Our goal? To solve challenges to constructing apartment buildings that produce as much energy as they consume.
By Don Knapp
The California Energy Commission (CEC) has awarded Build It Green (BIG) a research grant to overcome key challenges to developing zero net energy (ZNE) multifamily buildings. The goal of the CEC grant is to make ZNE construction technically and economically feasible and to accelerate ZNE’s adoption among multifamily developers.
Calistoga Family Apartments
This Corporation for Better Housing (CBH) project provides 48 units of low-rise multifamily farmworker housing in Calistoga. The project incorporates central heat pump technology for space heating and cooling and domestic hot water; onsite chilled and hot water storage for load shifting benefits; and desuperheating technology to optimize the production of hot water and chilled water. Onsite renewable generation is expected to offset 100% of the load. Project research will focus on commissioning to improve performance, evaluating the load shifting benefits of thermal storage, and developing a methodology for accounting for desuperheating benefits in building energy models. Construction is largely complete.
Cloverdale Family Apartments
This CBH project provides 31 units of low-rise multifamily farmworker housing in Cloverdale. Project goals include LEED Platinum certification, Energy Star Indoor Air Plus label, DOE Zero Energy Ready Home, and EPA WaterSense label. The approved permit plan set calls for central heat pump technology for space heating and cooling and domestic hot water. Hot water distribution has been designed to minimize structural plumbing waste. Onsite renewable generation is expected to offset 100% of the load for this all-electric development. Project research will focus on optimizing the mechanical systems, incorporating analysis results from the Calistoga project. This project is in early development.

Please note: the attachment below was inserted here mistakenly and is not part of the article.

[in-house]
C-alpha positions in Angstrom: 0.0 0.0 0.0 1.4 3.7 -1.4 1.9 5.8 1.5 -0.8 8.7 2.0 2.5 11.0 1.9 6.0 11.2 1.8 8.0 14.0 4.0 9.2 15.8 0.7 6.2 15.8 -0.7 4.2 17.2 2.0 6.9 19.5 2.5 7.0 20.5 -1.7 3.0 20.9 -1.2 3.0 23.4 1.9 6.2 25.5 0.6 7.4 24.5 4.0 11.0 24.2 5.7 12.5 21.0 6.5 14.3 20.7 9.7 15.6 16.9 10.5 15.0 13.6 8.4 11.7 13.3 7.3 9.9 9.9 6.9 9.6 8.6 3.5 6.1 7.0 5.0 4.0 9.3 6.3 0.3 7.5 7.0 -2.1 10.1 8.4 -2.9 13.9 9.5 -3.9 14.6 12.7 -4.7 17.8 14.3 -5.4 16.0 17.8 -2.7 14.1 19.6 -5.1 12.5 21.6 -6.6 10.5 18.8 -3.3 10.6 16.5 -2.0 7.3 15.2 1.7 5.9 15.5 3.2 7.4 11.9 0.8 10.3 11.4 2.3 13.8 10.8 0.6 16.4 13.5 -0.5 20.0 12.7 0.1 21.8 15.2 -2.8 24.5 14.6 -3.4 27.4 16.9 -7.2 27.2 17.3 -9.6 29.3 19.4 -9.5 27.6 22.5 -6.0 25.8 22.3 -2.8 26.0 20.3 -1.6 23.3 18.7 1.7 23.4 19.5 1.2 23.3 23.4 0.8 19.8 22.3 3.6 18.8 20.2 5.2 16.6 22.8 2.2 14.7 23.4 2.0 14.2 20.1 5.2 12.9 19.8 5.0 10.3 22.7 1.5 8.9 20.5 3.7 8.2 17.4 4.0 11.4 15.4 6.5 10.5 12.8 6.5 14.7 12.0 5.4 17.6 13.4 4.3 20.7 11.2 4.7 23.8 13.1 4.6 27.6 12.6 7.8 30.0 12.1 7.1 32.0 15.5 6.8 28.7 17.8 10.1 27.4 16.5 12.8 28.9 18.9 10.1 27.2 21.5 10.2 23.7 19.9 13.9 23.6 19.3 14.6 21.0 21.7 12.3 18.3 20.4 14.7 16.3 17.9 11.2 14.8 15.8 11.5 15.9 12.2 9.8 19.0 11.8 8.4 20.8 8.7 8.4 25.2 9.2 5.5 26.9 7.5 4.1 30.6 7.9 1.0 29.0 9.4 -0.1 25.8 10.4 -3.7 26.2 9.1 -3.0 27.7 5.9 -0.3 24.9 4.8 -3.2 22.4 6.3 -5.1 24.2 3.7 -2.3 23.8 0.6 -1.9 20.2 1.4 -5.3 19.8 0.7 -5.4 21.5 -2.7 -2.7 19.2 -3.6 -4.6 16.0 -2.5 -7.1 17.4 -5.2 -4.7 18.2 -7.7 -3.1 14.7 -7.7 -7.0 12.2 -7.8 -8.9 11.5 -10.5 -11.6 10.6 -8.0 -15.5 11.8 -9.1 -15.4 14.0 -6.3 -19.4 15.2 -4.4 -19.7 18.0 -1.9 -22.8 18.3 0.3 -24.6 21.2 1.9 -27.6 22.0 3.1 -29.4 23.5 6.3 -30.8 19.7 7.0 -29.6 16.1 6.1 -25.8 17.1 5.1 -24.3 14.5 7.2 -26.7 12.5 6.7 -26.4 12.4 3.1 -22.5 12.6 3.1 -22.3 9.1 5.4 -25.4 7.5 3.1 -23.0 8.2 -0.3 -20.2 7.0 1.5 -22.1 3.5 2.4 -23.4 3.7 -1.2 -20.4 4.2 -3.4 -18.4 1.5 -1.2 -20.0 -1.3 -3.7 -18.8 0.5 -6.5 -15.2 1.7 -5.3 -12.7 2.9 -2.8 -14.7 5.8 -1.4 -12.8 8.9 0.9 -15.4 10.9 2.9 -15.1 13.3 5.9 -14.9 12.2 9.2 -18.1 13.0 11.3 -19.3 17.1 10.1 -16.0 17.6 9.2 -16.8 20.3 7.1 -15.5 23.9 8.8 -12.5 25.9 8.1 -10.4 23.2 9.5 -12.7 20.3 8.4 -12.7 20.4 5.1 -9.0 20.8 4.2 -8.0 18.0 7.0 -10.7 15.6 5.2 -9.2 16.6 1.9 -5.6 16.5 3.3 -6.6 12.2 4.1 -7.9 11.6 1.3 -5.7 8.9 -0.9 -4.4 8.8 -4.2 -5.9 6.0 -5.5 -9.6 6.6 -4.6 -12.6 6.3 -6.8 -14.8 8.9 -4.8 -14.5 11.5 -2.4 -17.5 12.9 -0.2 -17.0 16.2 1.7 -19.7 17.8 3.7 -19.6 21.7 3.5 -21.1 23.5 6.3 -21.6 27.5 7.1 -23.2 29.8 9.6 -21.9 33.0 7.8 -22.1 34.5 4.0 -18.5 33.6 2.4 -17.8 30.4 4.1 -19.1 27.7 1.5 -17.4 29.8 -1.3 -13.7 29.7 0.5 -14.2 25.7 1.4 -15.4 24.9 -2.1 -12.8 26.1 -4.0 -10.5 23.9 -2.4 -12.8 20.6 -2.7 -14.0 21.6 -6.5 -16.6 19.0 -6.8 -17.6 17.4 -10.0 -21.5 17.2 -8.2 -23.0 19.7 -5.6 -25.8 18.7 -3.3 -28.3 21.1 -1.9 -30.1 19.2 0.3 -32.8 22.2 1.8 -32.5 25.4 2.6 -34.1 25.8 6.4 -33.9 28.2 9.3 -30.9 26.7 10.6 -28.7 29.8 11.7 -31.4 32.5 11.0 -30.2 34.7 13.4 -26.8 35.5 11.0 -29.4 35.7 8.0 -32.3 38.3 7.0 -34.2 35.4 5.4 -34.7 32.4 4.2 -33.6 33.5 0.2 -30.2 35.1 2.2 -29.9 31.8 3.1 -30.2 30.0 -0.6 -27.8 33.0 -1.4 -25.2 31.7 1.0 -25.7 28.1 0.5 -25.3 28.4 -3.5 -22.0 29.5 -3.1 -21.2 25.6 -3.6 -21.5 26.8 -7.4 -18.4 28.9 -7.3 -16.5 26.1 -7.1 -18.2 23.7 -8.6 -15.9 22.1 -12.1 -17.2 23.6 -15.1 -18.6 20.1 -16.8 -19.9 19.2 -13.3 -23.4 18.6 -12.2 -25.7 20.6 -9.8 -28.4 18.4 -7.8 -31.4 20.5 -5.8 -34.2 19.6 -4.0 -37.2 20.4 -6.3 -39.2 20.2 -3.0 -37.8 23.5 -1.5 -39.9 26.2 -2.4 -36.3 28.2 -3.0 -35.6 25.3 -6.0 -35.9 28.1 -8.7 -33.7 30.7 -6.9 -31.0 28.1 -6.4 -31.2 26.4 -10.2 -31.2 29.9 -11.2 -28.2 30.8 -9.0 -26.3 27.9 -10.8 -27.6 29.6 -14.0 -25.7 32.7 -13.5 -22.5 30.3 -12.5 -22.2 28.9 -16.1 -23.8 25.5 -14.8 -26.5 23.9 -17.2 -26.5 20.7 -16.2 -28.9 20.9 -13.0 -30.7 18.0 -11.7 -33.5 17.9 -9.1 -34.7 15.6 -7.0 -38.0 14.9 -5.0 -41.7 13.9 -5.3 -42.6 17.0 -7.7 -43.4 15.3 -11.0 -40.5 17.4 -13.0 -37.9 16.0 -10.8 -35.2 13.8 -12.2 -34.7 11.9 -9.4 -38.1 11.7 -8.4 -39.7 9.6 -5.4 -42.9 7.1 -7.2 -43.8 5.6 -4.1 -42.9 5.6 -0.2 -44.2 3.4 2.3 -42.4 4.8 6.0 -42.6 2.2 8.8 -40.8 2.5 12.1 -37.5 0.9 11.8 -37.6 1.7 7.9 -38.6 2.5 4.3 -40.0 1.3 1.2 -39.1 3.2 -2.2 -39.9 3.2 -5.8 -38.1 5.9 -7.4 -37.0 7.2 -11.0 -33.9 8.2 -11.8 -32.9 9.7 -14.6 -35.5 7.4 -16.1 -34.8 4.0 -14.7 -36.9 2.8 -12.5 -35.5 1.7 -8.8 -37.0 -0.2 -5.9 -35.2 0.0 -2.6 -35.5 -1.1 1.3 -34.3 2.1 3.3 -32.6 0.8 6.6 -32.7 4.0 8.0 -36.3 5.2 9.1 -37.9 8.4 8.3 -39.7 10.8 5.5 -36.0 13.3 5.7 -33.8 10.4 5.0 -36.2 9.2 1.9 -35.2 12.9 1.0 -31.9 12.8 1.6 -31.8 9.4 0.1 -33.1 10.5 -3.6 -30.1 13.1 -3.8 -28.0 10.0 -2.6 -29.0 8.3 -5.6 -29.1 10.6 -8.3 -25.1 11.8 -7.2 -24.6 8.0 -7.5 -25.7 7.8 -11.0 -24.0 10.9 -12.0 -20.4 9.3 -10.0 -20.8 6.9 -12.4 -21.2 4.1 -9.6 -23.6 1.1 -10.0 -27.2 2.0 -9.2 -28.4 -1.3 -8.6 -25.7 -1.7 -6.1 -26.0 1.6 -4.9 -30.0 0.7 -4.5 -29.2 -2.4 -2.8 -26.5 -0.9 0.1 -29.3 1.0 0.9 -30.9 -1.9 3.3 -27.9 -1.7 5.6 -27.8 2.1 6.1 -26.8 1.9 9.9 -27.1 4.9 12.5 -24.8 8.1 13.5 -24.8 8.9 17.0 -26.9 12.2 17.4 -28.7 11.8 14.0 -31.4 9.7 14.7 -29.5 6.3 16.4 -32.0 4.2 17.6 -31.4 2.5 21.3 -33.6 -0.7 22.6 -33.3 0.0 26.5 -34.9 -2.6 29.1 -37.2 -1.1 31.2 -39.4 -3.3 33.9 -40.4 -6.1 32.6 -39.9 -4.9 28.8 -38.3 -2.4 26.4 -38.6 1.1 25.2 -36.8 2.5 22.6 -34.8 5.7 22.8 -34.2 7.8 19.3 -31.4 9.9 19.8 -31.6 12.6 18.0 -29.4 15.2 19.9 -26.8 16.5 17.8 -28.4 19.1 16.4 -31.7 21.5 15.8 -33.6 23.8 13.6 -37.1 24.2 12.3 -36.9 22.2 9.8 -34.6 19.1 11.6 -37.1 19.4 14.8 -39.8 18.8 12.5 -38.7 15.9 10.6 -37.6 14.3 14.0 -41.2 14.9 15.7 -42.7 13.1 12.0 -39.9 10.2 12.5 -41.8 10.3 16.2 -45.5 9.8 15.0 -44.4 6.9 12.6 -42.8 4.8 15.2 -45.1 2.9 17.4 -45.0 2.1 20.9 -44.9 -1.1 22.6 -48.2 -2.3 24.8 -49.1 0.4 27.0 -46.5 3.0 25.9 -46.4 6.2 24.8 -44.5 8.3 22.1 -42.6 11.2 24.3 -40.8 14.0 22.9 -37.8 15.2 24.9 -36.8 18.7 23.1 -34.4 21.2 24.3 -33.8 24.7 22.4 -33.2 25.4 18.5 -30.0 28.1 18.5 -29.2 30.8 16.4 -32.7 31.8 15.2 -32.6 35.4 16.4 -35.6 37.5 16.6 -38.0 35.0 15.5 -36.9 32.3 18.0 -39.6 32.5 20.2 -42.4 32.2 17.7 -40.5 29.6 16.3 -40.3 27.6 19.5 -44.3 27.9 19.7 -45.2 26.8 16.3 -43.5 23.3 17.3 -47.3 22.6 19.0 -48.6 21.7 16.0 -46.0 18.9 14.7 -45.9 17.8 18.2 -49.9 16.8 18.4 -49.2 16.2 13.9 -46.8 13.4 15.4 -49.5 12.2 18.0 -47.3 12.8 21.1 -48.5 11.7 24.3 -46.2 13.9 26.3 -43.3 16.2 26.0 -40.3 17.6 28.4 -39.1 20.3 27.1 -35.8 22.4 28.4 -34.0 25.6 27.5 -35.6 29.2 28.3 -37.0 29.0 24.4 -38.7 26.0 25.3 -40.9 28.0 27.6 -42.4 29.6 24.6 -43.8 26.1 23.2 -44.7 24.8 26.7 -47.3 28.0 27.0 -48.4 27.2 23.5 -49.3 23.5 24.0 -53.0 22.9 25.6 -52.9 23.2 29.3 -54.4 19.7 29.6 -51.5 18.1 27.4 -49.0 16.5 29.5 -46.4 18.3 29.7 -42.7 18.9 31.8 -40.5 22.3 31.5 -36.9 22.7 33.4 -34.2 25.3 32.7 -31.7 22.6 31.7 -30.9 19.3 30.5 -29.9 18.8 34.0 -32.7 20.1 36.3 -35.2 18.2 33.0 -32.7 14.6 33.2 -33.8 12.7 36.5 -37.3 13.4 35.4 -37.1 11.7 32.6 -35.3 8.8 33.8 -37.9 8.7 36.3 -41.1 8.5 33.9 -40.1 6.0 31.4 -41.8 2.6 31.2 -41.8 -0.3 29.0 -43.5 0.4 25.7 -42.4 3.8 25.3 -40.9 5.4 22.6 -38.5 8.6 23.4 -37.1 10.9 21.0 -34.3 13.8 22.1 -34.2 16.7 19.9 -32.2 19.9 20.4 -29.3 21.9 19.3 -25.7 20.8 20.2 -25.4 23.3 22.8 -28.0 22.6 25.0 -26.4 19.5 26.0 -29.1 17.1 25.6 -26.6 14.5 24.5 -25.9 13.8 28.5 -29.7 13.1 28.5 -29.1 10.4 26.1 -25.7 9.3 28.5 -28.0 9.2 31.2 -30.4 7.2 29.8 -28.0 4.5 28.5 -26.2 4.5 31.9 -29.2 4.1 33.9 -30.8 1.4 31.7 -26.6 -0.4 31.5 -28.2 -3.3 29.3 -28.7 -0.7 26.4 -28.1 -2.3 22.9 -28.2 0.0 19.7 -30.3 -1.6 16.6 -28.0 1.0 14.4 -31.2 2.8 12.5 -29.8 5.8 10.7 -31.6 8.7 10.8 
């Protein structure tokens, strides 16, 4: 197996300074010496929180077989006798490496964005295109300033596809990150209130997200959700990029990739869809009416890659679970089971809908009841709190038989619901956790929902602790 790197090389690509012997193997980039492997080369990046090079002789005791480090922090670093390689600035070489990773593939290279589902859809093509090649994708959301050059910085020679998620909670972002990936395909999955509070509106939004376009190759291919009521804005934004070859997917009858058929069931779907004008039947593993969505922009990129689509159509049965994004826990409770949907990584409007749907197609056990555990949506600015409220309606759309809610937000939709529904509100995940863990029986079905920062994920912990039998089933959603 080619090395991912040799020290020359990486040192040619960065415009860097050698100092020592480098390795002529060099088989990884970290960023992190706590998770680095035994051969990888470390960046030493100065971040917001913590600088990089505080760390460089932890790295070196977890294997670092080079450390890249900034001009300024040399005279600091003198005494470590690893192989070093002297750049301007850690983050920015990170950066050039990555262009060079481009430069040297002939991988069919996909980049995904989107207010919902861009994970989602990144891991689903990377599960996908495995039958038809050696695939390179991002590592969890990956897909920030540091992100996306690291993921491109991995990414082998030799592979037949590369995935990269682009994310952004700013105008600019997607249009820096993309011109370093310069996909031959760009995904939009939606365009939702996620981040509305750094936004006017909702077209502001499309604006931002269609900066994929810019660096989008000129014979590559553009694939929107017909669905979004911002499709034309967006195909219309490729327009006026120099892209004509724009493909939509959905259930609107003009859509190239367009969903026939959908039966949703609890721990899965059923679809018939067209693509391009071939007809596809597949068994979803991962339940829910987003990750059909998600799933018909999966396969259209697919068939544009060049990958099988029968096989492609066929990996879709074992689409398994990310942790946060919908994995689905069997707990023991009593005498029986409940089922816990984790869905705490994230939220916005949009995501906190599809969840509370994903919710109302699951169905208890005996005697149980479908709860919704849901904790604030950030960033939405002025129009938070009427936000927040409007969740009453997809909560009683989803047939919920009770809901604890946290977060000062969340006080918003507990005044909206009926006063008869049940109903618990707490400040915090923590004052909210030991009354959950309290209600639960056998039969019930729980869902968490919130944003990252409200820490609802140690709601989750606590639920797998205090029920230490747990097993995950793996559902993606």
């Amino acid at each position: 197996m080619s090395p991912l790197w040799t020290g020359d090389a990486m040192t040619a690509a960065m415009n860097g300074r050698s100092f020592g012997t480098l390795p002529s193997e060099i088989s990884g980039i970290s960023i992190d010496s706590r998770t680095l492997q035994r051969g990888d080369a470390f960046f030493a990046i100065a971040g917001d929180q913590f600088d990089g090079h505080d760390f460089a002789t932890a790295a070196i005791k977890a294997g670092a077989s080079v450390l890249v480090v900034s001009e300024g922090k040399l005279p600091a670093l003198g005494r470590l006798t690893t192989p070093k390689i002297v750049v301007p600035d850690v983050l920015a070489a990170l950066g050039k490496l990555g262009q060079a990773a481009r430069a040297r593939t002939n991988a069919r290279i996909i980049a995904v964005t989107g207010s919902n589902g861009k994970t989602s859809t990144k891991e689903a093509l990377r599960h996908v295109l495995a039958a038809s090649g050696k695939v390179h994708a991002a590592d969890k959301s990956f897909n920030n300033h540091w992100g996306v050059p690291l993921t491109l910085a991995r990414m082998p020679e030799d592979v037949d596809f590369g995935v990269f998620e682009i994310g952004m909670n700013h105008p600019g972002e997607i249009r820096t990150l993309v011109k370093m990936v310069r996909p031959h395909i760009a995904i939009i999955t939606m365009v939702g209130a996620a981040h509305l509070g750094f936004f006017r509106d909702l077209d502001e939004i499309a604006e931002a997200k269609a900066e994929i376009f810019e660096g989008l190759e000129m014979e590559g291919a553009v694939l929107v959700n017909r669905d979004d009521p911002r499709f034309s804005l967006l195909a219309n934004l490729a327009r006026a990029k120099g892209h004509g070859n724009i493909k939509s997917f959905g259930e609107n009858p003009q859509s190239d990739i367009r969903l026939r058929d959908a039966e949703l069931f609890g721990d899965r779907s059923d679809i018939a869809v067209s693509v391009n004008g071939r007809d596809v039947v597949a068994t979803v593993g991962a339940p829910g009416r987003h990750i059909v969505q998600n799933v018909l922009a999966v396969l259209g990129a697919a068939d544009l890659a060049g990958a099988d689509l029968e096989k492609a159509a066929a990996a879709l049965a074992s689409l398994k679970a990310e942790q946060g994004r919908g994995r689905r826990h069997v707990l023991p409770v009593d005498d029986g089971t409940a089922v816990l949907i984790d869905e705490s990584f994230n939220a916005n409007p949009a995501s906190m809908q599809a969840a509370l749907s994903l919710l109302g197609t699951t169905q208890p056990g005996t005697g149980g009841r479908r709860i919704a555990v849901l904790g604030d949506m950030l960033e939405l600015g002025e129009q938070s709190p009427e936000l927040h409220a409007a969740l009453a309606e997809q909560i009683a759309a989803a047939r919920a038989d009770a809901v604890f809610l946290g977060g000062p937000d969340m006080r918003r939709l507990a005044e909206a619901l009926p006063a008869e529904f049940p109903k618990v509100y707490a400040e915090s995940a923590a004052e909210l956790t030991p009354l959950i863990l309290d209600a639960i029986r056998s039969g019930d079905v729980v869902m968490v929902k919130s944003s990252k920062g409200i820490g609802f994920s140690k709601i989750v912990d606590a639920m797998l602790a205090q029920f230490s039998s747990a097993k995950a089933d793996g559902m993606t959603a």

Atascadero Family Apartments
This CBH project provides 59 units of low-rise multifamily farmworker housing in Atascadero. Onsite renewable generation is expected to offset 100% of the load for this all-electric development and is required to provide "off grid" energy storage, which will be achieved via ice tanks and hot water tanks in concert with heat pump water heaters. Project research will focus on optimizing the mechanical systems, evaluating the load shifting benefits of thermal storage coupled with individual unit heat pumps, and evaluating the impacts of individual heat pumps on distribution efficiency. The project is fully funded and in development.
This Resources for Community Development project will supply 59 units of high-rise apartment housing (six stories) in East Oakland. Developers have committed to achieving Living Building Challenge (LBC) certification, which requires that 105% of the project’s energy needs be supplied by on-site renewable energy on a net annual basis, without the use of on-site combustion. This project is still at the conceptual design phase so it can incorporate lessons learned from the three CBH projects to optimize mechanical system design. In particular, analysis is expected to address the performance trade-offs between central and individual systems.